How Governments Censor the Internet in Real Life: Analyzing Blocking Mechanisms

A group of researchers from India has conducted a thorough analysis of new censorship mechanisms, approaches, and technologies used by governments worldwide. They took their home country as an example and examined blocking...

How Governments Censor the Internet in Real Life: Analyzing Blocking Mechanisms
Maurice Ferguson
Maurice Ferguson 4 min read

A group of researchers from India has conducted a thorough analysis of new censorship mechanisms, approaches, and technologies used by governments worldwide. They took their home country as an example and examined blocking tools used by internet providers in India to restrict access to forbidden information. Researchers also studied the effectiveness of these methods and the probability of bypassing them. Today we will review the main facts from this study.


In recent years, researchers around the world have conducted dozens of studies of internet censorship methods. The main issue with these studies is that most of them focus on countries believed not to be free societies, such as North Korea or Iran. These states implement hard blocks: North Korea doesn’t even allow its citizens to connect to the internet. Instead, they are locked in a large intranet model.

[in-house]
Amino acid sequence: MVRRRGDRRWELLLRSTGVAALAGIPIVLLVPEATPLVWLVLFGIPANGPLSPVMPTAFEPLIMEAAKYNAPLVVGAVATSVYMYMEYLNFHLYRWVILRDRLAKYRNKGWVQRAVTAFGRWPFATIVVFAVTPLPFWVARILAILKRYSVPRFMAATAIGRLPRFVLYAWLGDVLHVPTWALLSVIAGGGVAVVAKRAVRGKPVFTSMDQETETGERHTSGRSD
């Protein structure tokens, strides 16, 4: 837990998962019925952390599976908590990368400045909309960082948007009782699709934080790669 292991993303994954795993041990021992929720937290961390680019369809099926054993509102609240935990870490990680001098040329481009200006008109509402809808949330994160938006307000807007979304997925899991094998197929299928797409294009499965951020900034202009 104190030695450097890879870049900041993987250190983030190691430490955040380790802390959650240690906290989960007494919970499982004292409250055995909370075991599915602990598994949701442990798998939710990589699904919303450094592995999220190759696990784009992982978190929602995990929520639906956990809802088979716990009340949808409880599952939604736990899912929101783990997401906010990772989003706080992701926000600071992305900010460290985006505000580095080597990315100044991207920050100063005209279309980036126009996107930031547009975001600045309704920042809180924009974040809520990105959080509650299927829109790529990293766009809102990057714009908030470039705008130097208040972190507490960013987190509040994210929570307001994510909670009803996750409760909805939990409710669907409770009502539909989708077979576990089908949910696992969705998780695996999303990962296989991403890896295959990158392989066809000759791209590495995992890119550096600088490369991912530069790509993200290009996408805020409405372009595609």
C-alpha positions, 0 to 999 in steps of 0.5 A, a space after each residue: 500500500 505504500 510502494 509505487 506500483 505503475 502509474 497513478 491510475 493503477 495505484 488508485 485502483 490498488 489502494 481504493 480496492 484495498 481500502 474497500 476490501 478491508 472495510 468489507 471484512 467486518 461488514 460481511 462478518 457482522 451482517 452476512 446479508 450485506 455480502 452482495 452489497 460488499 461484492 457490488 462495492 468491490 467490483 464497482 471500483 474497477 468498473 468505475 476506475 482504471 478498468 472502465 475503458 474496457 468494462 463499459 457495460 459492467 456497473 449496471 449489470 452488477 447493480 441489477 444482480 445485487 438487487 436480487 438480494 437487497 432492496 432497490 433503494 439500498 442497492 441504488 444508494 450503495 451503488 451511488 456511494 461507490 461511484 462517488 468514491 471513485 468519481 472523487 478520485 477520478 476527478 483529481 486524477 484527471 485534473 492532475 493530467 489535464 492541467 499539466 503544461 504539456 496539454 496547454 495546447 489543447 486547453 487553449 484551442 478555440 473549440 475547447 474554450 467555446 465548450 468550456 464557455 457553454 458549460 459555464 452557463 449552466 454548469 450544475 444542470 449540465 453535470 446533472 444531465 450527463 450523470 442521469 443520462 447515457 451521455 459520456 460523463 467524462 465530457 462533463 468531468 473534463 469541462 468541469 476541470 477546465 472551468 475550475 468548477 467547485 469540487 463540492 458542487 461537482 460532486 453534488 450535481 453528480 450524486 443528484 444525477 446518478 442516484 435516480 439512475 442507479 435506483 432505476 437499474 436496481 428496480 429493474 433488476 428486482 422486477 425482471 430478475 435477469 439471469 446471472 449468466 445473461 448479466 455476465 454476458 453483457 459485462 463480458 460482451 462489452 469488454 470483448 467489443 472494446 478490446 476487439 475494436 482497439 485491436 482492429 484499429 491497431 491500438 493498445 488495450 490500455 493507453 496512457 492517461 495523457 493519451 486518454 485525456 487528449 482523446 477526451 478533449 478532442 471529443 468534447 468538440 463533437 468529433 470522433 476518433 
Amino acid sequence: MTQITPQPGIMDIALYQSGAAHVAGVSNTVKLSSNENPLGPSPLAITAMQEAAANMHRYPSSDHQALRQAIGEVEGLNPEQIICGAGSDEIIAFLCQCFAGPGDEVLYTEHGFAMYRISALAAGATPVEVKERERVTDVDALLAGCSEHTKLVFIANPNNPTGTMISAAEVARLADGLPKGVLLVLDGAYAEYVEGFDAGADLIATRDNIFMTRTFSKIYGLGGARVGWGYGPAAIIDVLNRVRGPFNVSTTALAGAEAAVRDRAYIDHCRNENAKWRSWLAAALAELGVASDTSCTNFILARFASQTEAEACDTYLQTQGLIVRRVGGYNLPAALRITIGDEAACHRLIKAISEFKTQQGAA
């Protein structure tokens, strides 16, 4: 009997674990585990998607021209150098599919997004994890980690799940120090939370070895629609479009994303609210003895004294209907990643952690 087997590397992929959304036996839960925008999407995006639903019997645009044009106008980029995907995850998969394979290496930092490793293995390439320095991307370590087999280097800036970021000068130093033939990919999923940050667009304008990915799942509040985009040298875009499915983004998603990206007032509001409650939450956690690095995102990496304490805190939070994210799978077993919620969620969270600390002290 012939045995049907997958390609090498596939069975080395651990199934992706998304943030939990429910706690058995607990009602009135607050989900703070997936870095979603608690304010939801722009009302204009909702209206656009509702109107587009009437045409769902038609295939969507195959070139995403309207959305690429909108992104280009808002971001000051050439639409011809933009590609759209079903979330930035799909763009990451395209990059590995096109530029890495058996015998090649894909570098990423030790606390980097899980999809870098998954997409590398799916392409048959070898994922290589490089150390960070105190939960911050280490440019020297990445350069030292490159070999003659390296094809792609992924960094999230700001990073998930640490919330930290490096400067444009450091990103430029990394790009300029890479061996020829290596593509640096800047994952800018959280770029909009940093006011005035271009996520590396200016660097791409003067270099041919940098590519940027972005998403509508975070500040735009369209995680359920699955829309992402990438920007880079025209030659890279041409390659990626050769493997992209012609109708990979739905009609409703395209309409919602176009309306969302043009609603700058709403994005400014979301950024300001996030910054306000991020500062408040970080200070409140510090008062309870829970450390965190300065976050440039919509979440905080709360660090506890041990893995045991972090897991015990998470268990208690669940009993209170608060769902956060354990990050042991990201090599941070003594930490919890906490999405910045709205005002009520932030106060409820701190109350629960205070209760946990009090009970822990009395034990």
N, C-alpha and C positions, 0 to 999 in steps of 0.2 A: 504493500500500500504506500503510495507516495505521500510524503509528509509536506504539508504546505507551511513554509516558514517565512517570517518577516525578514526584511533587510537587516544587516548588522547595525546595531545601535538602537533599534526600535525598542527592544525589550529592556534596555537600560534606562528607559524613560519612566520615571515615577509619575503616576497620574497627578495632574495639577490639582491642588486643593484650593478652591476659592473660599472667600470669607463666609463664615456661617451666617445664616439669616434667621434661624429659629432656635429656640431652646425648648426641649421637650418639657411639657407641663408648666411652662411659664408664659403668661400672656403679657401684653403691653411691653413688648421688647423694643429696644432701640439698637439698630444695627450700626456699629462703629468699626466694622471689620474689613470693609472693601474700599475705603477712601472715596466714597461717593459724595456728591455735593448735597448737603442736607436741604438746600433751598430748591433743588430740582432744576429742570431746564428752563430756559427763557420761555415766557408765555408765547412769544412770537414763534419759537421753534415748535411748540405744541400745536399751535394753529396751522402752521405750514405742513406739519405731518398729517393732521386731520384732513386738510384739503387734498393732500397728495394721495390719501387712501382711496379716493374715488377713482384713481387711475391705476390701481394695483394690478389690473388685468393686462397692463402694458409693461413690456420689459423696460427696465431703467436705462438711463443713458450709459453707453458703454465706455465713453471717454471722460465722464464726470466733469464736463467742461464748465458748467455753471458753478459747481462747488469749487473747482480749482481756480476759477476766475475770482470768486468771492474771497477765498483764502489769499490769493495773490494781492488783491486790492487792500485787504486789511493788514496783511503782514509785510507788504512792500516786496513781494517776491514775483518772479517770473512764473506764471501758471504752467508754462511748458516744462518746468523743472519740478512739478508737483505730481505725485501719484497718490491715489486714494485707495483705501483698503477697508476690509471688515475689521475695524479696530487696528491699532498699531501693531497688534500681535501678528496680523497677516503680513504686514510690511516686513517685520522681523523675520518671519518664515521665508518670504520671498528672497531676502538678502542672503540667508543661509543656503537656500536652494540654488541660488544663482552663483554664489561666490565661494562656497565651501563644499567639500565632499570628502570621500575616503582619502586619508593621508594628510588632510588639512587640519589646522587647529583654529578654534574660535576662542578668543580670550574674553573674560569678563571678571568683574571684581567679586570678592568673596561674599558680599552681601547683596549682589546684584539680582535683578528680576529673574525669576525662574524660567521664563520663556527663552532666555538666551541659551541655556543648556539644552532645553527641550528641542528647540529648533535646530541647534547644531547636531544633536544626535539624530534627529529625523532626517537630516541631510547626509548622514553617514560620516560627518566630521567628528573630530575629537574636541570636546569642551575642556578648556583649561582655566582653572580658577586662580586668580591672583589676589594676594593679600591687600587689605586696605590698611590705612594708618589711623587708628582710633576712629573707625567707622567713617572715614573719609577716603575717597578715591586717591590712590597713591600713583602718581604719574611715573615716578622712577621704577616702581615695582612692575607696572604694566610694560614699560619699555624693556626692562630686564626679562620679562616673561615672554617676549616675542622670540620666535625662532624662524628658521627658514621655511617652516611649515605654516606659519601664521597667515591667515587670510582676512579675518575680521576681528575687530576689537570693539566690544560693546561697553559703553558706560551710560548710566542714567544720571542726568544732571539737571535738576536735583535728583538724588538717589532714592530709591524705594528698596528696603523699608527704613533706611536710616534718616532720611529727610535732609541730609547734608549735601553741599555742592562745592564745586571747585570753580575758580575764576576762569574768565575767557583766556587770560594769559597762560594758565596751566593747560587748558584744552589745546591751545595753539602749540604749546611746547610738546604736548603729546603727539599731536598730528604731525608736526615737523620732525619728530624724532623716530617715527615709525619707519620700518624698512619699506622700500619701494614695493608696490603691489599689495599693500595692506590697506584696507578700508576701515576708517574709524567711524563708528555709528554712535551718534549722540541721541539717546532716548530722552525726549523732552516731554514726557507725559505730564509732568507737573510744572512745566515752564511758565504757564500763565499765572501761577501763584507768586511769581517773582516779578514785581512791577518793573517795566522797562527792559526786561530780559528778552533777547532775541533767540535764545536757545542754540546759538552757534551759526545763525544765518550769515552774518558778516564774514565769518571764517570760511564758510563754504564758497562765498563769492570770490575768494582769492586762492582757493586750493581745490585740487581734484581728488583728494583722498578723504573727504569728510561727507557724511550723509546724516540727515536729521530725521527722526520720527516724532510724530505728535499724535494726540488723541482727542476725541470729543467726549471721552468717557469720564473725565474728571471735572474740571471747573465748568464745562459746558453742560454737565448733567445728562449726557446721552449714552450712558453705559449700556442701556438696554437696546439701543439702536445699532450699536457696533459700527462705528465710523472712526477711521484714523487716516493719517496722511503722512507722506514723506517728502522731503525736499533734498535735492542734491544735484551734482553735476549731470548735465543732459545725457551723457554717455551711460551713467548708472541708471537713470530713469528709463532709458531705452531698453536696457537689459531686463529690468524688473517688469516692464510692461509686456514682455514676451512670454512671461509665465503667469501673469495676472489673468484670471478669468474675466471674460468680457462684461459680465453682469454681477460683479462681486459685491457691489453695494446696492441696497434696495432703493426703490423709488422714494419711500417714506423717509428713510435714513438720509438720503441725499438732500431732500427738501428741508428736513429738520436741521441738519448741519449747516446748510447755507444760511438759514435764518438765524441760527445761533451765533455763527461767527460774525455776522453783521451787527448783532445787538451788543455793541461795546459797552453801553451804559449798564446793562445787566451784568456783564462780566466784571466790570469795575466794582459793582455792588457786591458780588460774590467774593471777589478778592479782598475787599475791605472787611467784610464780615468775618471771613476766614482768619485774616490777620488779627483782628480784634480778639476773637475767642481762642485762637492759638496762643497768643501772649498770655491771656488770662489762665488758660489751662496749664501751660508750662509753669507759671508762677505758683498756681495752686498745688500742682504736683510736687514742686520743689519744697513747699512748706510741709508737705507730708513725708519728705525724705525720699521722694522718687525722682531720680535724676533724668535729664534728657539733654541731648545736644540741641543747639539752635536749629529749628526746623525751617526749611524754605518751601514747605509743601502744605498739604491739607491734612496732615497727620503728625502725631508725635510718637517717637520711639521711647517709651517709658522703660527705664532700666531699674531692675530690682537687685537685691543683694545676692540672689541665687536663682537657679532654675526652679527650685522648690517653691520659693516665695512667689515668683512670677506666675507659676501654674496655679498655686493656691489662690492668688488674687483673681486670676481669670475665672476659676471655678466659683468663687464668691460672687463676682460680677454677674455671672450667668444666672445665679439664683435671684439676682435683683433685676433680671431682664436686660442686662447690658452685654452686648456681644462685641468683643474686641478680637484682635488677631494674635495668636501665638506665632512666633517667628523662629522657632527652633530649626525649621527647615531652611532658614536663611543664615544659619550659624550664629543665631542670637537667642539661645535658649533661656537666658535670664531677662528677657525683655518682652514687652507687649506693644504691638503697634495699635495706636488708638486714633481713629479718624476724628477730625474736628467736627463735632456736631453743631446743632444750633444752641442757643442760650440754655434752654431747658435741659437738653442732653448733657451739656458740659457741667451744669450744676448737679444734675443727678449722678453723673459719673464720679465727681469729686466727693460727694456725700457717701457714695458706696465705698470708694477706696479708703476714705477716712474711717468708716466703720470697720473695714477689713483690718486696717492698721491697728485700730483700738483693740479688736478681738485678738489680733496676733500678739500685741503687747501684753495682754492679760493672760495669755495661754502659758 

However, even democratic countries like India are building massive infrastructure for internet censorship. The methods used by these countries are much more flexible and therefore more interesting to study.

During the preparation of the study, researchers came up with a list of 1200 potentially blocked websites (PBWs). They gathered information from open sources like Citizen Lab or Herdict. Then they acquired internet connections via the nine most popular ISPs in India.

For determining whether there was censorship, the OONI tool was used.

OONI vs custom script for detecting blockades

The researchers had planned to use the OONI tool, but it turned out to be ineffective and gave lots of false positives. Manual verification of the results revealed a lot of inaccuracies.

The poor quality of work may have been due to outdated detection mechanisms used in OONI. For example, when detecting a DNS filtering, this tool compares the given host IP address returned by Google DNS (which is believed to always be uncensored) to the IP address assigned to a website by an ISP.